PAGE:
Though Elliott’s article brings us closest to the present, for me it provided a kind of thread for knitting these essays together. Contained to the last two decades of LFQ’s publication history, these essays reflect a discourse as fluid and playful as it is rigorous and self-aware, and one enhanced rather than imperiled by its internal contradictions.
At first blush, Thomas Leitch’s essay “101 Ways to Tell Hitchcock’s Psycho from Gus Van Sant’s” (2000) could appear as an exercise in analytical or enumerative mania. For the purposes of scholarship-as-performance-art, this would have been enough. But Leitch’s essay cuts deeper. Beneath the surface of its withering refutation of Universal’s claim for Van Sant’s 1998 film as a “line-by-line, shot-by-shot remake” of Hitchcock’s classic, Leitch’s idiosyncratic essay discloses the demonic spectacle of fidelity itself. As I read it, Leitch’s essay projects a seamless performance of the fetishist’s obsession with textual seams—an expression, sincere in its delivery if bitterly ironic in its implications, of the delights and plights of the fantasy of perfect correspondence.
Karen Pike’s essay “Bitextual Pleasures” (2001) turns to Camp for its ability to “synthesize the fantastic text and the parodic text, suspending the viewer between the uncanny familiarity and emotional involvement of one mode and the intellectual, critical distance of the other.” They both “thrive on contradiction.” Looks at three vampire films—Lair of the White Worm (Ken Russell, 1988), The Addiction (Abel Ferrara, 1995), and Nadja (Michael Almereyda, 1994)—each of which draw from Bram Stoker’s Dracula while effecting “its particular blend of parody, Camp, and the fantastic,” where each of these modes are “continually undercut to keep the viewer bouncing back and forth between modes of reception.” This turbulence obtains at every level in Pike’s analysis, including that of interpretation, ideology, representation, and identity.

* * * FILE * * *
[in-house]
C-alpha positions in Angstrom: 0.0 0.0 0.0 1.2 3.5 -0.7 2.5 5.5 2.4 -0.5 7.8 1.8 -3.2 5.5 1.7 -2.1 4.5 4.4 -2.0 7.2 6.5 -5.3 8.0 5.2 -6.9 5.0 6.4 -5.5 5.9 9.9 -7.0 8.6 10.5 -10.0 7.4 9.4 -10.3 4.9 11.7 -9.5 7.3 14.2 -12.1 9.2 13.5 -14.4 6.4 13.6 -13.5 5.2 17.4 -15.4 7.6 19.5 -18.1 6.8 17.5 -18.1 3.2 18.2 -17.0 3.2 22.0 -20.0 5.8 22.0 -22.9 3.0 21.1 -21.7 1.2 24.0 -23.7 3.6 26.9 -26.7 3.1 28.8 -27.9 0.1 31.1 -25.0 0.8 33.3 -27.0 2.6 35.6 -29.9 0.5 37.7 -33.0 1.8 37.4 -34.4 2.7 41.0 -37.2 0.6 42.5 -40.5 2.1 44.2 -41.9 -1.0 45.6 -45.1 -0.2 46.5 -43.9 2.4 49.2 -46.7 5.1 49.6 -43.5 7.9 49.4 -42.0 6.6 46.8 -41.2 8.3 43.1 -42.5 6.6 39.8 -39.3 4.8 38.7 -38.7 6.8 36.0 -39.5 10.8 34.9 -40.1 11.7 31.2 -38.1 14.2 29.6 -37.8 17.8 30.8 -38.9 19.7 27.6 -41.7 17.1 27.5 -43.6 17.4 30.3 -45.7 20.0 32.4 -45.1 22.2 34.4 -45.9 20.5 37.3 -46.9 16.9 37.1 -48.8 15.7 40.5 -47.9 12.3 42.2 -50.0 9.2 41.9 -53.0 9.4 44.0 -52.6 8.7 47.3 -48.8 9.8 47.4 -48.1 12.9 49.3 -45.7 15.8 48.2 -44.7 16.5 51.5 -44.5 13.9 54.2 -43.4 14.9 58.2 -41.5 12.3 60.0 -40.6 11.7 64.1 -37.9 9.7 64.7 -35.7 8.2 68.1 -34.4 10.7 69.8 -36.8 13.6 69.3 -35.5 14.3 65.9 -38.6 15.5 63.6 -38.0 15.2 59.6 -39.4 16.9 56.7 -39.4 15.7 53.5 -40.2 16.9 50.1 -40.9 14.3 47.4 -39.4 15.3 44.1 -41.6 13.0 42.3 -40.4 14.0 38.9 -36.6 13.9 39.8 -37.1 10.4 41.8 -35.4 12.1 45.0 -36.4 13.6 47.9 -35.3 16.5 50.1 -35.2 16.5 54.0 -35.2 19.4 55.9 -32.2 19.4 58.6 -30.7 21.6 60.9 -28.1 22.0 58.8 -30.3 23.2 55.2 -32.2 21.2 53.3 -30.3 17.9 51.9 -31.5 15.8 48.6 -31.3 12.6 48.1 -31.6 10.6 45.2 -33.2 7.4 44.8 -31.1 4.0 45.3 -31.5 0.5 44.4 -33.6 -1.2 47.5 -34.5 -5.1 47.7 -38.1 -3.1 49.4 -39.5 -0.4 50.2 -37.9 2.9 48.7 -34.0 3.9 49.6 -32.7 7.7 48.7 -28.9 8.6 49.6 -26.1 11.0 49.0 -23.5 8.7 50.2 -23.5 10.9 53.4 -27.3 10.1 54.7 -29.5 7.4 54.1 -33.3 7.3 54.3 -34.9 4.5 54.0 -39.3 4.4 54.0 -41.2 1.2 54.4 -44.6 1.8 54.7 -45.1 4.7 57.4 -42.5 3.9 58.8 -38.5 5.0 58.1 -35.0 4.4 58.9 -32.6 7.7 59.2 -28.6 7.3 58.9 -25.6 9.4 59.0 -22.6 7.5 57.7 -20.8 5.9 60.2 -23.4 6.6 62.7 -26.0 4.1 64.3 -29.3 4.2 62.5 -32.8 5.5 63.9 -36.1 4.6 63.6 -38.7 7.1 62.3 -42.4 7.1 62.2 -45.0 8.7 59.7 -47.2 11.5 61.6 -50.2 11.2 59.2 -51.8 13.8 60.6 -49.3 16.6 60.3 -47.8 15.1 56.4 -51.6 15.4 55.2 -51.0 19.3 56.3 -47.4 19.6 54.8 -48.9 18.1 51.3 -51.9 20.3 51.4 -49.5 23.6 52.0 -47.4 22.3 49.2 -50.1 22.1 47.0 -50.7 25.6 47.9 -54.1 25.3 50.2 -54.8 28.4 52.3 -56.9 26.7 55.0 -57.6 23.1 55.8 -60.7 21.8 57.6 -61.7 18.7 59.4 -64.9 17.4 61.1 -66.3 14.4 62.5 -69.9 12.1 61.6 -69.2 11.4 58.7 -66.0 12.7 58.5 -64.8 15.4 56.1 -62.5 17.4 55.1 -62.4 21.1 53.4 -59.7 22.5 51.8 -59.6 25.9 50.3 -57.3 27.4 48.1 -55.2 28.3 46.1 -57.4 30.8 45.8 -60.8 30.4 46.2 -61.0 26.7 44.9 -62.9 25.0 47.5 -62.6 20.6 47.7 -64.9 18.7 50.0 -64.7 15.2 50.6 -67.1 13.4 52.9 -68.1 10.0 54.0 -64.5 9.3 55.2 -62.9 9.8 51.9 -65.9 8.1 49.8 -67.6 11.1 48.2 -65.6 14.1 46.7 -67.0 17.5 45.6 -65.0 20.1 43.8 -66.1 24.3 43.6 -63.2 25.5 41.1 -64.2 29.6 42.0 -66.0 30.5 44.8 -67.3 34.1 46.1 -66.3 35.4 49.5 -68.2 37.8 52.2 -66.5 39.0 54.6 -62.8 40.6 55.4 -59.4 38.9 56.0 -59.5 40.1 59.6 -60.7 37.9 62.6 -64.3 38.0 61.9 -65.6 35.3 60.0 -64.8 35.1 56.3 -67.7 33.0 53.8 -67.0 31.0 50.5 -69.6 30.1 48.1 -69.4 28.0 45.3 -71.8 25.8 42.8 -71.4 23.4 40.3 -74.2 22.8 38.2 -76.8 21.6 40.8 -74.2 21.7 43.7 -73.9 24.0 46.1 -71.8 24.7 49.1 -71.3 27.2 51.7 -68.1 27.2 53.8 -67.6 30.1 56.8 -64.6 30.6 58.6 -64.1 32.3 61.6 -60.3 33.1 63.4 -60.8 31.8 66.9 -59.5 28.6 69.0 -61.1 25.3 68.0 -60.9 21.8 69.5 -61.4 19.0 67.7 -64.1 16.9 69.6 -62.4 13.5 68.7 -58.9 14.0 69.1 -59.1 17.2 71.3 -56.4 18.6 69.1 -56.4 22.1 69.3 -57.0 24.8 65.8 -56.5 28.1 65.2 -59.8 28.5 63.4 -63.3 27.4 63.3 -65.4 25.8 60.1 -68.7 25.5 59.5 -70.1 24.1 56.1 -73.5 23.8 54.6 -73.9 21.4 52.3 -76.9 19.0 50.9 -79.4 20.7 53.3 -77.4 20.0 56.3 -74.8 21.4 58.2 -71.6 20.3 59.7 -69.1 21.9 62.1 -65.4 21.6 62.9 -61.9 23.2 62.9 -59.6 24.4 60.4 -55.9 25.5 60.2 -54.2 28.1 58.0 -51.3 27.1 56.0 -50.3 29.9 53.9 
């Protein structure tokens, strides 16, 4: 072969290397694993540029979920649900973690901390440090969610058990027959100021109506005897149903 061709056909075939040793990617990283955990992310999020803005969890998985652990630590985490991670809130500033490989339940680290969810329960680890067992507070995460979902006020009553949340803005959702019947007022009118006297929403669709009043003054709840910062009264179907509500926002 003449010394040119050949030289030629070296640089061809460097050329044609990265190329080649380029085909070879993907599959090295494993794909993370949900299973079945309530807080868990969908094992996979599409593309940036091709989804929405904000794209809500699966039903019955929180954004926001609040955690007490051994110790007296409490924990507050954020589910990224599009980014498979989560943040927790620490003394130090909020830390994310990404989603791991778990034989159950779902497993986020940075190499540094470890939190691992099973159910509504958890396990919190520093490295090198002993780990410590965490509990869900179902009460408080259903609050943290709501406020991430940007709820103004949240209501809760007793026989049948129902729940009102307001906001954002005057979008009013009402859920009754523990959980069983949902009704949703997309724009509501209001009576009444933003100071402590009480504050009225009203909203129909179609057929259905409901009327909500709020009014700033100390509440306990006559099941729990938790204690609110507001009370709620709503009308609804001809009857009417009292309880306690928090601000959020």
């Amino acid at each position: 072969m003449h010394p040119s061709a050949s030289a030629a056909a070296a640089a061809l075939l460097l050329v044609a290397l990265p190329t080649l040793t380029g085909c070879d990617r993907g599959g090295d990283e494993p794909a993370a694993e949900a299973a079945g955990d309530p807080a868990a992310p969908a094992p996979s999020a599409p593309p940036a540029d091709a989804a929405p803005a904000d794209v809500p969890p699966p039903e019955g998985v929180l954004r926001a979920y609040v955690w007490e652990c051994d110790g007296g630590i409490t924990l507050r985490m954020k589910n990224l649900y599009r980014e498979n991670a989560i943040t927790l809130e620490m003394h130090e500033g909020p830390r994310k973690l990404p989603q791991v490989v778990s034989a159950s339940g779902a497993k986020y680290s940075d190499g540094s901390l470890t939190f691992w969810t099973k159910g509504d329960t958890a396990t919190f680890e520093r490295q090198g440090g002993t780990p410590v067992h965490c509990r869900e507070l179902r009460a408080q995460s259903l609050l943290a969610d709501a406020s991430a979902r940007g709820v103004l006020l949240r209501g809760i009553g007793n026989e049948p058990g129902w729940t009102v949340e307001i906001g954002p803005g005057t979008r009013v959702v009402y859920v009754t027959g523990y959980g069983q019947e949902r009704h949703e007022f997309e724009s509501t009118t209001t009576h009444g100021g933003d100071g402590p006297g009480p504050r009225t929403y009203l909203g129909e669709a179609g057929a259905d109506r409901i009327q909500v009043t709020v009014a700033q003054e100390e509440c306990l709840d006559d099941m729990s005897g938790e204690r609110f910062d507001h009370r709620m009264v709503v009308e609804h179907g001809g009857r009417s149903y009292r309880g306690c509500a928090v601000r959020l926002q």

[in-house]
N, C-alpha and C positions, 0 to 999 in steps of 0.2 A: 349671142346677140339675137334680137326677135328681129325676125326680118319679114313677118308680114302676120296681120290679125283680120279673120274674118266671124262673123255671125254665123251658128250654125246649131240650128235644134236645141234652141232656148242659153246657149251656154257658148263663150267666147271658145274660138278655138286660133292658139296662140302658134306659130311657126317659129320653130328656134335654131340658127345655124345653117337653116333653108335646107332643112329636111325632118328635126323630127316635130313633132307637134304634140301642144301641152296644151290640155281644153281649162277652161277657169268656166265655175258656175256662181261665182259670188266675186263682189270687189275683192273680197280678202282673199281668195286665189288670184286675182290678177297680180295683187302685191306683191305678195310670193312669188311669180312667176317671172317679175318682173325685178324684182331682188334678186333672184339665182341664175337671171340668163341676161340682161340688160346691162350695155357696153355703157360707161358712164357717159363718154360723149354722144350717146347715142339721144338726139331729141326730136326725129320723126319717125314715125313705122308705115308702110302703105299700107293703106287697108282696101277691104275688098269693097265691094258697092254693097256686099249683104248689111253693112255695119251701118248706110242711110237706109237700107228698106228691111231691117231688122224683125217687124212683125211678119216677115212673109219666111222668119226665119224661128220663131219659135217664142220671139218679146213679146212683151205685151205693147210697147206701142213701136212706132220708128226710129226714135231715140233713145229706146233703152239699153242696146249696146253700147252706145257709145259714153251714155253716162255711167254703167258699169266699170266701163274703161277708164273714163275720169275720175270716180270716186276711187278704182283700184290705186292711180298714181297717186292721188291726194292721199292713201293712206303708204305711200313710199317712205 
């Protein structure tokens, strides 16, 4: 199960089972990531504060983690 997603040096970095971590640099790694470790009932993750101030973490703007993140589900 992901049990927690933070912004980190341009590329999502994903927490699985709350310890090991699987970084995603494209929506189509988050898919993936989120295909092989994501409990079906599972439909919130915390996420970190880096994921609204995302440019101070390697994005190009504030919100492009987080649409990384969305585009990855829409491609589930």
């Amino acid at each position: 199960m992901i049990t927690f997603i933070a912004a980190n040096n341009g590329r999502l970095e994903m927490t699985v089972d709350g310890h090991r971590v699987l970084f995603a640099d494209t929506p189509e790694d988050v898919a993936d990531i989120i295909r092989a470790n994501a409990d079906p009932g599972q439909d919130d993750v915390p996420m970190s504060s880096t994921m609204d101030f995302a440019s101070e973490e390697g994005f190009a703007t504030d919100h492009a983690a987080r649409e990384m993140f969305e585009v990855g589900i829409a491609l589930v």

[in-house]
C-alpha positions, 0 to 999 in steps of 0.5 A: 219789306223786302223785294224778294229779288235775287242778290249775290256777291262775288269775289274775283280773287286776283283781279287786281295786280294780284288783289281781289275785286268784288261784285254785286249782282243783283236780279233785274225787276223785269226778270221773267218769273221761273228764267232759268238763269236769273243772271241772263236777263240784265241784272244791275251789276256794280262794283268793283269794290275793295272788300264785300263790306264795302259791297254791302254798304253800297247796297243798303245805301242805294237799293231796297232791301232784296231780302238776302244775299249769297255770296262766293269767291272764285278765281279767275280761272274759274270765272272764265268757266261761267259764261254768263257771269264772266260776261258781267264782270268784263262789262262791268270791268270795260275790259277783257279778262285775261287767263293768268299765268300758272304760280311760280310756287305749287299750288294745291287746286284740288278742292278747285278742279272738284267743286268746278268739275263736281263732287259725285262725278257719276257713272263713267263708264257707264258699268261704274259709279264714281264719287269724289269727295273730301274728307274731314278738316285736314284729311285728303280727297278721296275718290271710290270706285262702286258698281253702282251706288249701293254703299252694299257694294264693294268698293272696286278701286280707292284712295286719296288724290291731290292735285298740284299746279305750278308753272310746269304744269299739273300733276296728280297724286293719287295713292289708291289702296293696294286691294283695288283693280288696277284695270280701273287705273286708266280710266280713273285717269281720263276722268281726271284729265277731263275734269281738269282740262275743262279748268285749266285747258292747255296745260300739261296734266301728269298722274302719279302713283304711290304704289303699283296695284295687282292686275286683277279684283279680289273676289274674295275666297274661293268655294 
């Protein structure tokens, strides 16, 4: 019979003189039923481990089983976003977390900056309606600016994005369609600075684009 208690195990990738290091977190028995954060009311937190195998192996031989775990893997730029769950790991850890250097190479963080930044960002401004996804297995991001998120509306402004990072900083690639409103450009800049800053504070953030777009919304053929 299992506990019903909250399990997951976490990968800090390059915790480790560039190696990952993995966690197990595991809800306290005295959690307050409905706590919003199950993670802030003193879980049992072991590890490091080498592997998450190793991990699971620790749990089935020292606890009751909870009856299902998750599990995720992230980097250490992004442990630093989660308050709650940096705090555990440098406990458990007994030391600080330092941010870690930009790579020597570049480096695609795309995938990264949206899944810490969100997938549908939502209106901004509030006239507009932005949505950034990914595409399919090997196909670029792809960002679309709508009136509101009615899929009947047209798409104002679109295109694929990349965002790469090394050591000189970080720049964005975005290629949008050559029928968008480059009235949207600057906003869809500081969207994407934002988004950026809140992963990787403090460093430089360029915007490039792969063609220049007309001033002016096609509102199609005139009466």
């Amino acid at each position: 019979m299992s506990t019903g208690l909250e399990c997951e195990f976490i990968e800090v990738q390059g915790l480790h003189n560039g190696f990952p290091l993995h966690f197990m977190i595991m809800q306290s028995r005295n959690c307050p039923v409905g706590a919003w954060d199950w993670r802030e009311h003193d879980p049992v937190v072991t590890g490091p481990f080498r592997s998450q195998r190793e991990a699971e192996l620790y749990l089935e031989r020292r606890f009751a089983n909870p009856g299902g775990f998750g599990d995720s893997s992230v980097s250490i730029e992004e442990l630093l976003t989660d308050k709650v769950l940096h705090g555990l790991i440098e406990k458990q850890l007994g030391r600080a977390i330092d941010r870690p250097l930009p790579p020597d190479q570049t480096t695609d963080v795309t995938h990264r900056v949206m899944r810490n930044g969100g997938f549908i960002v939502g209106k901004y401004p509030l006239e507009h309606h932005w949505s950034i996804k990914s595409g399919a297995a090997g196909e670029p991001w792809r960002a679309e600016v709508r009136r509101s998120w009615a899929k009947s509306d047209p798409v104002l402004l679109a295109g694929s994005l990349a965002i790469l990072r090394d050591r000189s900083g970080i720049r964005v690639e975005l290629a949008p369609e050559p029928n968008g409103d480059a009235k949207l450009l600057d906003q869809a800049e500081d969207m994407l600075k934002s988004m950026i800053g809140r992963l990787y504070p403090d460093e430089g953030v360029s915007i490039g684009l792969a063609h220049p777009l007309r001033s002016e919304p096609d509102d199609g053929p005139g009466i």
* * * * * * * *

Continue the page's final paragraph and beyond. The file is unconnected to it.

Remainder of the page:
Tanine Allison’s essay from 2010, “The World War II Video Game, Adaptation, and Postmodern History,” is a lively and engaging account of video games about the Second World War, ranging from beloved classics like Wolfenstein 3D (1992) to installments in contemporary blockbuster franchises like Medal of Honor (1999- ) and Call of Duty (2003- ). For Allison, the emphasis video games place on repetition and interactivity make this medium a particularly intriguing staging ground for historical myth. In this regard, the World War II video game acts as a “simulation of history,” which, being a “representation of the present disguised as the past,” makes this form more pertinentas an object of ideological critique. Allison’s attention in this piece is not limited to video games, however, but cinema and television as well. This intermedial and intertextual fluidity with which Allison examines the World War II video game’s simulation of history reflects a broader blurring of boundaries between “viewers” and “players,” users and media.
In her 2010 article, “The Taming of the (Arab-Islamic) Shrew,” Yvette Khoury zeroes in on a largely neglected film adaptation of Shakespeare’s The Taming of the Shrew, Fatin ‘Abdel Wahab’s Ah Min Hawwa (Beware of Eve, 1962). While Khoury acknowledges from the outset that Wahab’s film is rather unexceptional on its surface, she also finds Hawwa to be the “most captivating” of the five adaptations of Shakespeare’s play produced by the Egyptian film industry. Her essay ultimately stands as a powerful testament to its cultural and historical significance. Through a keen, at times even granular attention to elements of language and mise-en-scène in Hawaa, Khoury reveals a dynamic and often quite unruly interplay between aesthetics and politics.